By Lindsay Simon, Special to Moonshine

The amount of uncertainty surrounding the novel coronavirus is causing anxiety and fear, some of it valid and helpful, some of it unhelpful. Let’s see if we can sort through this situation to help get to a healthier place mentally and emotionally in these uncertain times.

The human brain is an amazing organ that has helped us survive and evolve as a species for millions of years. Our brains have an amazing ability to anticipate and avoid or reduce the impact of future dangers based on the past and current circumstances. When the anticipatory processes of the brain match the severity of threat and danger, this is a helpful and adaptive feature. However, when there is a lot of uncertainty about a situation, due to it being novel, and a lack of data to the actual danger level — as is the situation with the coronavirus — the brain will try to anticipate the level of potential threat without accurate data and information.

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Without enough information to go on, the brain fills in the blanks. On one extreme, this can create unhelpful and irrational anxiety, hysteria, and panic; on the other extreme, potentially risky and harmful decisions and behaviors that could put oneself or others at risk. Ideally, we want somewhere in the middle, more helpful thinking that is based on evidence, data, and reality.

Let’s begin by defining and differentiating between anxiety and fear. Anxiety is irrational future-oriented thinking based on imagined worst case scenarios (“what-if” thinking, also known as catastrophic thinking or future-tripping). Fear is worry about a situation that is happening in the here and now based on actual events and evidence.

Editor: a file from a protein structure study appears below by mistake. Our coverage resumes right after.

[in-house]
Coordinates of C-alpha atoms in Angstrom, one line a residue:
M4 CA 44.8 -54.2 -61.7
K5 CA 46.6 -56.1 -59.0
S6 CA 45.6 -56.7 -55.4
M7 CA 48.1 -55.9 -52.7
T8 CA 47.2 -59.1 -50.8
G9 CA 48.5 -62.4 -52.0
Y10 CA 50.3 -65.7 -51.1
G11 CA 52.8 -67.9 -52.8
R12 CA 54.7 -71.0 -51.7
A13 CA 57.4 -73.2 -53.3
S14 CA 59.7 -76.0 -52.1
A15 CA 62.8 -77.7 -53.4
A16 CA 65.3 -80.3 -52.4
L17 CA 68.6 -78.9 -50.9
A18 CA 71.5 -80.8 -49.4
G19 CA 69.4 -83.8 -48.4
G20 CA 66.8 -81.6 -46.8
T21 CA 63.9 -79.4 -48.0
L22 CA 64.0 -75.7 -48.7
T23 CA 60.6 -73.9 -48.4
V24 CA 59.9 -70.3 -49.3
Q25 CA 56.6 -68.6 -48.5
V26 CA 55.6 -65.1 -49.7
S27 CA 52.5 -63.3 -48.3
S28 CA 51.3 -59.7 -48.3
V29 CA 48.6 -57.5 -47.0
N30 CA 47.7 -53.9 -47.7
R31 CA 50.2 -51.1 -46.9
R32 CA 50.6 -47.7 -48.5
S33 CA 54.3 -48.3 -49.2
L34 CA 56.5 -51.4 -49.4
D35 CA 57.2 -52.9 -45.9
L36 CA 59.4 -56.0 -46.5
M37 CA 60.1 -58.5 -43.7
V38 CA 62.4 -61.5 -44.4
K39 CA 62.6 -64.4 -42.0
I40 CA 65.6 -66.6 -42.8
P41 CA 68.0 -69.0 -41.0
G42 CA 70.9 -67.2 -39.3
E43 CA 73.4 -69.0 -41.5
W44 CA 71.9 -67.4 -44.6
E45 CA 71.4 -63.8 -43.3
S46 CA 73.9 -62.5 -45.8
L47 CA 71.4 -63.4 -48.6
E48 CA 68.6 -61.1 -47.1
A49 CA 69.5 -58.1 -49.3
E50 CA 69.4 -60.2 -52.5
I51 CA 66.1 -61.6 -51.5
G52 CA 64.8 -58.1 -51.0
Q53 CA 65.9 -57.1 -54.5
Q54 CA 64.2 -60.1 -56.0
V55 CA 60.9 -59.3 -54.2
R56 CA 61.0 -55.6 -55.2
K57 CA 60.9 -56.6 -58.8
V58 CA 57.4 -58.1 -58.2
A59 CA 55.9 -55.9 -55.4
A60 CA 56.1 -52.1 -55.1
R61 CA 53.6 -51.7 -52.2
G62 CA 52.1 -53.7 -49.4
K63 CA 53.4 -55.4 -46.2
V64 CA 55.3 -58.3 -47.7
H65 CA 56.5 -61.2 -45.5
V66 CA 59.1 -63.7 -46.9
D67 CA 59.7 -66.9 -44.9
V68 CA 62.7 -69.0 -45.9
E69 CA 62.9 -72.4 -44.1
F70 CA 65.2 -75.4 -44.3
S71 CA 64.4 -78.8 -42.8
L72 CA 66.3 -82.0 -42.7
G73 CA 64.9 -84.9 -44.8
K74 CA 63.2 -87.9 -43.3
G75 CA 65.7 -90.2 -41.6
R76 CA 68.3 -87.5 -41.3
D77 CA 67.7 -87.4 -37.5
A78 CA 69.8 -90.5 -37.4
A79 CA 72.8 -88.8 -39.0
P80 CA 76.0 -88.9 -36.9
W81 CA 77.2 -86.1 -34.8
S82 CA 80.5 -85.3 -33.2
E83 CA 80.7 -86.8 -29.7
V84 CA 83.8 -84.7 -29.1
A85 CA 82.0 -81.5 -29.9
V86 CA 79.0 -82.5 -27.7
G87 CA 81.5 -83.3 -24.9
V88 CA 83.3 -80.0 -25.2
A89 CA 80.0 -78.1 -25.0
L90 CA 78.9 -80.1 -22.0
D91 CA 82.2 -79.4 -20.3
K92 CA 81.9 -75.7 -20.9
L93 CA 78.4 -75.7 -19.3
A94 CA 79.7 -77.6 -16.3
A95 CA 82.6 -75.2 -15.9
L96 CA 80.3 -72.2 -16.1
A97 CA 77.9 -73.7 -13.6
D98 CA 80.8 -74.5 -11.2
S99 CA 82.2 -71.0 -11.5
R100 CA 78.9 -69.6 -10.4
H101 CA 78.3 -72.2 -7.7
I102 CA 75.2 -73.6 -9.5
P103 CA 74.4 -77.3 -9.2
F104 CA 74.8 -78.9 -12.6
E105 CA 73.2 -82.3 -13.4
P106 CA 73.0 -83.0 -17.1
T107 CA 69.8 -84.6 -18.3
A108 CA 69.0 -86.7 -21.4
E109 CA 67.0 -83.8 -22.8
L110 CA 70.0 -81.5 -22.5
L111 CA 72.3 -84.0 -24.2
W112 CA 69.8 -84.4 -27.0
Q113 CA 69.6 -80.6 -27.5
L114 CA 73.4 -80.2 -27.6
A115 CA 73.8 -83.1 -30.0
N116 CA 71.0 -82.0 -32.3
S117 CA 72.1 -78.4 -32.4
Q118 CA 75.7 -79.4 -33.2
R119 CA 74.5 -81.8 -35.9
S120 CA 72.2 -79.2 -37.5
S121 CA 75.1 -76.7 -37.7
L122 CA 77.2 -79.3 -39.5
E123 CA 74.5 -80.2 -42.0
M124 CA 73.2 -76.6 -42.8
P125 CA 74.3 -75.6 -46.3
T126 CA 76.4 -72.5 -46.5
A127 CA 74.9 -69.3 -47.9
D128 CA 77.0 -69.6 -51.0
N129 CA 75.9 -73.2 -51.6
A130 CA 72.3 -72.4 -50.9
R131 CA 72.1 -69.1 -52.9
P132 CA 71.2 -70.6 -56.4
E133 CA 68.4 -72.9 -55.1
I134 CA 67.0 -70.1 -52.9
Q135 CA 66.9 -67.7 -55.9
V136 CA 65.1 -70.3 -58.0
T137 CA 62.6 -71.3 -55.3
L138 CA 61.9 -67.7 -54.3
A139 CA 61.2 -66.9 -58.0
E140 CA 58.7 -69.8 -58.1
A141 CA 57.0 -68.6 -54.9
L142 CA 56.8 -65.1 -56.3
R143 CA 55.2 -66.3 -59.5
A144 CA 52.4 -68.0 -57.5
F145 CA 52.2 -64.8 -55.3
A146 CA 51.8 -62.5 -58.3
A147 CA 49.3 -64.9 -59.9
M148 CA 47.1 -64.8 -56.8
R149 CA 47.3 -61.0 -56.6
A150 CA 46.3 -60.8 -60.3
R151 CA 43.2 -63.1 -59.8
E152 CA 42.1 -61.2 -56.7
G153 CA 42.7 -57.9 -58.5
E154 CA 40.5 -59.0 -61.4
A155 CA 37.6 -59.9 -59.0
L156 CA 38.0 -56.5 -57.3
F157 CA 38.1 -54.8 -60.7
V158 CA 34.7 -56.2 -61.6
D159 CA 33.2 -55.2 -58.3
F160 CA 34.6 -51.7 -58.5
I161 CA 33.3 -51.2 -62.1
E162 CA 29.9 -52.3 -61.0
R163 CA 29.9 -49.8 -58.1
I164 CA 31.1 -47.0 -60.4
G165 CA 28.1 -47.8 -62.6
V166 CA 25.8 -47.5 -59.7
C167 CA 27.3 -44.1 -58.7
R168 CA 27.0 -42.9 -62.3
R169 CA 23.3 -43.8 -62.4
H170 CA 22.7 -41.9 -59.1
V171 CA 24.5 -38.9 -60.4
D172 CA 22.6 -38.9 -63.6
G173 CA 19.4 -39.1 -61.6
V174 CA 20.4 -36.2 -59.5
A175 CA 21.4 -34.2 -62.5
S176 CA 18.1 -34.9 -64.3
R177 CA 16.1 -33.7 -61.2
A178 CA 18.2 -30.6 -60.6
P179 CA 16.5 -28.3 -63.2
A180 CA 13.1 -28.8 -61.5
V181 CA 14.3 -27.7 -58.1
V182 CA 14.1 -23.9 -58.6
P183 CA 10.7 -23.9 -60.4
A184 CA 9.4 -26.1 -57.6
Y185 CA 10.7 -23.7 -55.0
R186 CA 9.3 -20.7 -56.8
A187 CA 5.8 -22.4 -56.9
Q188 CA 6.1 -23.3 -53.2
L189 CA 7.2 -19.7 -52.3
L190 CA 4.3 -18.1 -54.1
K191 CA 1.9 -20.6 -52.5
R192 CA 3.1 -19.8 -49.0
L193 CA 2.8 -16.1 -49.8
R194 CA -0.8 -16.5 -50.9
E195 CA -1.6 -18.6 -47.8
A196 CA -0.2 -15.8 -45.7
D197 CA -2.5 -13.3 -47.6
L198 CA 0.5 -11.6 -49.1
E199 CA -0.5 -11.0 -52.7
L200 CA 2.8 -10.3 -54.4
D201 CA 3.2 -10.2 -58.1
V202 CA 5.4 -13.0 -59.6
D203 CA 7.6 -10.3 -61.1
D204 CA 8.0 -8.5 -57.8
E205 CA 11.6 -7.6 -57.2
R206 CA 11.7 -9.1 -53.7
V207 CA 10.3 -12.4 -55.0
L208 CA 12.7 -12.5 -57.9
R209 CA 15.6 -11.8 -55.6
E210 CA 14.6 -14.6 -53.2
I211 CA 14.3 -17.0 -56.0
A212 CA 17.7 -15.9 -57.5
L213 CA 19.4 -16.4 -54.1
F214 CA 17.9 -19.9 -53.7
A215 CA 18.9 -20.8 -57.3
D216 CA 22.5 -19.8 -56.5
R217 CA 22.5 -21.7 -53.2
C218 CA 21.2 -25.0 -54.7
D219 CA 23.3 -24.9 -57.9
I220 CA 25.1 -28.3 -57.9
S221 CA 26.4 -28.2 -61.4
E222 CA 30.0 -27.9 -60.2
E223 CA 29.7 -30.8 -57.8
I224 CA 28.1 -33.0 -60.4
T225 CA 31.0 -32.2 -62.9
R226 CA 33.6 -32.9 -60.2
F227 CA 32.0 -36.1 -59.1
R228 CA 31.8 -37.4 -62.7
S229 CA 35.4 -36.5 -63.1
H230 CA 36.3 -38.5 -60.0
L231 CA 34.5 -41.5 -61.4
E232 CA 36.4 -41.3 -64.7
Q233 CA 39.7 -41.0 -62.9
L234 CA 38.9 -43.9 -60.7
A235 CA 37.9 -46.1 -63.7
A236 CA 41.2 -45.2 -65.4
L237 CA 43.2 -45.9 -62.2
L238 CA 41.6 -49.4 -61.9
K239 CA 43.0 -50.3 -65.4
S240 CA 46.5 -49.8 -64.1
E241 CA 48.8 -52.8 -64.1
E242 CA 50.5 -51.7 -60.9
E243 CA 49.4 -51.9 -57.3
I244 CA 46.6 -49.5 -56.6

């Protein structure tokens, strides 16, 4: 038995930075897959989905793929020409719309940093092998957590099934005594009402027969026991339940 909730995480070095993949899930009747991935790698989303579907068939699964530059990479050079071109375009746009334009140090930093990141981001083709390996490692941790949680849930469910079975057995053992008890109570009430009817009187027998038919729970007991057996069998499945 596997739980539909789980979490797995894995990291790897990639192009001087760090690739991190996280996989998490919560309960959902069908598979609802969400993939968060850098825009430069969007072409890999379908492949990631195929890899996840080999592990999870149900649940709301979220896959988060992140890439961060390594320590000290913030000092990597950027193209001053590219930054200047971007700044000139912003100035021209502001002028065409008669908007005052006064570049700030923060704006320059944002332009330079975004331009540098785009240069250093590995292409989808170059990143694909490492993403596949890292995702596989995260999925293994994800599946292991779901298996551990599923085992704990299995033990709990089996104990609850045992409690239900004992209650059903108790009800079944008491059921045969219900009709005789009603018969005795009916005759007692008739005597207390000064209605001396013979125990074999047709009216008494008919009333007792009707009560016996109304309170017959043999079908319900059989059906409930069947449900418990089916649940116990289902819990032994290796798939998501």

Anxiety: “What if this is the apocalypse and everyone starts killing each other and there’s not enough toilet paper?”

Fear: “It seems like there are a lot of people panicking and now I might not be able to buy toilet paper for a week or two until the stores are able to re-stock.” (There is not a shortage of toilet paper, it is still coming from the factories, just everyone buying it at once makes the current store stocks go quickly, but people will not be using more toilet paper. The same amount will be used regardless of the virus, unlike the need for test kits, of which there is an actual shortage.)

Anxiety: “What if the virus comes and we all die?”

Fear: “So far, the statistics show that 80% of the people who get infected have mild symptoms, most people who get it will recover, and if we use social distancing and listen to the CDC and WHO guidelines about quarantining, we can slow the curve of this pandemic and there will be enough hospital beds for the people that will need them. I can do my part to help with this by working from home and washing my hands in accordance to the CDC guidelines.” 

It’s important to recognize that living in a state of anxiety releases stress hormones such as cortisol and adrenaline, and when these are flowing, our immune system shuts down. This is because when our body senses a threat, it deprioritizes fighting off infections. So remaining anxious actually increases your risk of not being able to fight off the virus, so figuring out how to not be anxious is very important. Also, once we have stress hormones flowing in our body, with increased heart rate and anxious chest breathing, our brain receives feedback that there is an actual threat, so it will start to race and look for more threats.

If there are no immediate threats right in front of us, our brain will then look for potential future threats and more “what-if” thinking will occur, which will result in the release of more stress hormones. This creates an anxiety feedback loop. In addition, when in an anxious state, the part of our brain that makes rational decisions and solves problems no longer works, so we are more likely to make decisions that are rash, defensive, attacking, and unhelpful. Additionally, anxiety can affect your sleep, and poor sleep is also linked to lower immune functioning.  

So what can you do? Here are some tips to help reduce anxiety and manage the fear in this current situation.

  1. Practice compassion and validation for yourself and others: Allow yourself and others to feel validated that this really is a scary time of uncertainty. There are a lot of unknowns and that can be scary. Validation can help reduce anxiety in yourself and others as long as it is with respect to emotions, events, situations for which there is no evidence, and not made up scenarios in your mind or the minds of others.